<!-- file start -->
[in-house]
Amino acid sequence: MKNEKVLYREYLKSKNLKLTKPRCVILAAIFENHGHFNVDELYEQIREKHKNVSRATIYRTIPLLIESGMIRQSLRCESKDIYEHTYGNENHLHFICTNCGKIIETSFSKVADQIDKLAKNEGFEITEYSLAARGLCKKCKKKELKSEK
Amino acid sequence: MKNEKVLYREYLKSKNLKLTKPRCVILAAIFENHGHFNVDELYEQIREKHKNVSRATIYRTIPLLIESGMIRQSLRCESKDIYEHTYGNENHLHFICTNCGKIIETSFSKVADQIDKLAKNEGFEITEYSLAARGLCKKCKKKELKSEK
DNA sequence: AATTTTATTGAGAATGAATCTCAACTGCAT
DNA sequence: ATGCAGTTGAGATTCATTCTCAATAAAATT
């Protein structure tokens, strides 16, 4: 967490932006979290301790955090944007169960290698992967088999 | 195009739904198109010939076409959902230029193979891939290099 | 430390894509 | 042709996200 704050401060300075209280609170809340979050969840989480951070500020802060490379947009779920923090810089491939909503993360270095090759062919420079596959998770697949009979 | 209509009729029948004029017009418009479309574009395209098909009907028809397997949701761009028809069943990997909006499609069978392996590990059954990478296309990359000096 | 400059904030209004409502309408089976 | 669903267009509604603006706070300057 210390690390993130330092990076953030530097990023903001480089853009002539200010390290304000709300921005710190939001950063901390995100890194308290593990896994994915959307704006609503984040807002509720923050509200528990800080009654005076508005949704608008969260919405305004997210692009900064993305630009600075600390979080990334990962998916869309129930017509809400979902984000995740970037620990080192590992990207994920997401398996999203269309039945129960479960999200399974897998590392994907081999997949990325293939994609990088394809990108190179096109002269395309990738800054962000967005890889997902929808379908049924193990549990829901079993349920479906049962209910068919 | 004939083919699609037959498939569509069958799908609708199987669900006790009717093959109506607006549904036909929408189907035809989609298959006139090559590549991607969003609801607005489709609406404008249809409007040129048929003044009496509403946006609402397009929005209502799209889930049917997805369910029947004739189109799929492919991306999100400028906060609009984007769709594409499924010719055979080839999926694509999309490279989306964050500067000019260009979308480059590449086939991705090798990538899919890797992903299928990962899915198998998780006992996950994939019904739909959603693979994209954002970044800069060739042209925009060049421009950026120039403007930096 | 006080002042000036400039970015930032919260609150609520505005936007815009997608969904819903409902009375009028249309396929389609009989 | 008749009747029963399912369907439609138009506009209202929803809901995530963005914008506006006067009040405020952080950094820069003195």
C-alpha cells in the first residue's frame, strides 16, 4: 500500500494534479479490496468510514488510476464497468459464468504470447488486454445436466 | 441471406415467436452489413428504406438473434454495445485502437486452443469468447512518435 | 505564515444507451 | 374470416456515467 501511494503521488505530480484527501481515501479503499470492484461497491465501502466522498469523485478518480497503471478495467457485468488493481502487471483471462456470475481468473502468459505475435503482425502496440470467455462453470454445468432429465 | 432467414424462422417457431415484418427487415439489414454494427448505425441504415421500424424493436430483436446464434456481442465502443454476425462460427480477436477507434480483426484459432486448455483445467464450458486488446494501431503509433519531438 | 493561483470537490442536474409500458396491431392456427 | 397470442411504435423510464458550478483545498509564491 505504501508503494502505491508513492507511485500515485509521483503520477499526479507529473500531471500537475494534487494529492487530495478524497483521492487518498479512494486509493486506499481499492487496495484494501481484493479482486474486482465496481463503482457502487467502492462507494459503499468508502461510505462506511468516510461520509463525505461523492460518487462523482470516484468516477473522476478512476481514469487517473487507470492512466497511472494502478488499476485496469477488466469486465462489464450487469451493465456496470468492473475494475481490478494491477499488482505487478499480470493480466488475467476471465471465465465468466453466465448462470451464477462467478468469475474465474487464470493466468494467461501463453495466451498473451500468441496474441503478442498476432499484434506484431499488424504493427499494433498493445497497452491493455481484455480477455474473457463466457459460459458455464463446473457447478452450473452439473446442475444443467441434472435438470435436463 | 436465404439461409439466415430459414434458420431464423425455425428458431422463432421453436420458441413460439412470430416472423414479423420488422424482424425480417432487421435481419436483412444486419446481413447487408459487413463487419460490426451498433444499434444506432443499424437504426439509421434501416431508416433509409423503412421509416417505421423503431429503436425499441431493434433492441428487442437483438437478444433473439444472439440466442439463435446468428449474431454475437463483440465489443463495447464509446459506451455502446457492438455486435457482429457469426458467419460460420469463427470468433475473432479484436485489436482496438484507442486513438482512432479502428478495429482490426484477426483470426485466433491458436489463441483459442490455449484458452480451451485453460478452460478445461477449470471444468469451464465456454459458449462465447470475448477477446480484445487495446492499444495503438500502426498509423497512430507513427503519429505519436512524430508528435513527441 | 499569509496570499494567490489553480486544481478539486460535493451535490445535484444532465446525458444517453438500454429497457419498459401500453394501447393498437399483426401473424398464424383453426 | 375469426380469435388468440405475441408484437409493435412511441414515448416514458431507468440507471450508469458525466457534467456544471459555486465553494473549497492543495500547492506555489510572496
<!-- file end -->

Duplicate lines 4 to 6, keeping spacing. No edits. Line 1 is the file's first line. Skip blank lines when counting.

DNA sequence: AATTTTATTGAGAATGAATCTCAACTGCAT
DNA sequence: ATGCAGTTGAGATTCATTCTCAATAAAATT
């Protein structure tokens, strides 16, 4: 967490932006979290301790955090944007169960290698992967088999 | 195009739904198109010939076409959902230029193979891939290099 | 430390894509 | 042709996200 704050401060300075209280609170809340979050969840989480951070500020802060490379947009779920923090810089491939909503993360270095090759062919420079596959998770697949009979 | 209509009729029948004029017009418009479309574009395209098909009907028809397997949701761009028809069943990997909006499609069978392996590990059954990478296309990359000096 | 400059904030209004409502309408089976 | 669903267009509604603006706070300057 210390690390993130330092990076953030530097990023903001480089853009002539200010390290304000709300921005710190939001950063901390995100890194308290593990896994994915959307704006609503984040807002509720923050509200528990800080009654005076508005949704608008969260919405305004997210692009900064993305630009600075600390979080990334990962998916869309129930017509809400979902984000995740970037620990080192590992990207994920997401398996999203269309039945129960479960999200399974897998590392994907081999997949990325293939994609990088394809990108190179096109002269395309990738800054962000967005890889997902929808379908049924193990549990829901079993349920479906049962209910068919 | 004939083919699609037959498939569509069958799908609708199987669900006790009717093959109506607006549904036909929408189907035809989609298959006139090559590549991607969003609801607005489709609406404008249809409007040129048929003044009496509403946006609402397009929005209502799209889930049917997805369910029947004739189109799929492919991306999100400028906060609009984007769709594409499924010719055979080839999926694509999309490279989306964050500067000019260009979308480059590449086939991705090798990538899919890797992903299928990962899915198998998780006992996950994939019904739909959603693979994209954002970044800069060739042209925009060049421009950026120039403007930096 | 006080002042000036400039970015930032919260609150609520505005936007815009997608969904819903409902009375009028249309396929389609009989 | 008749009747029963399912369907439609138009506009209202929803809901995530963005914008506006006067009040405020952080950094820069003195």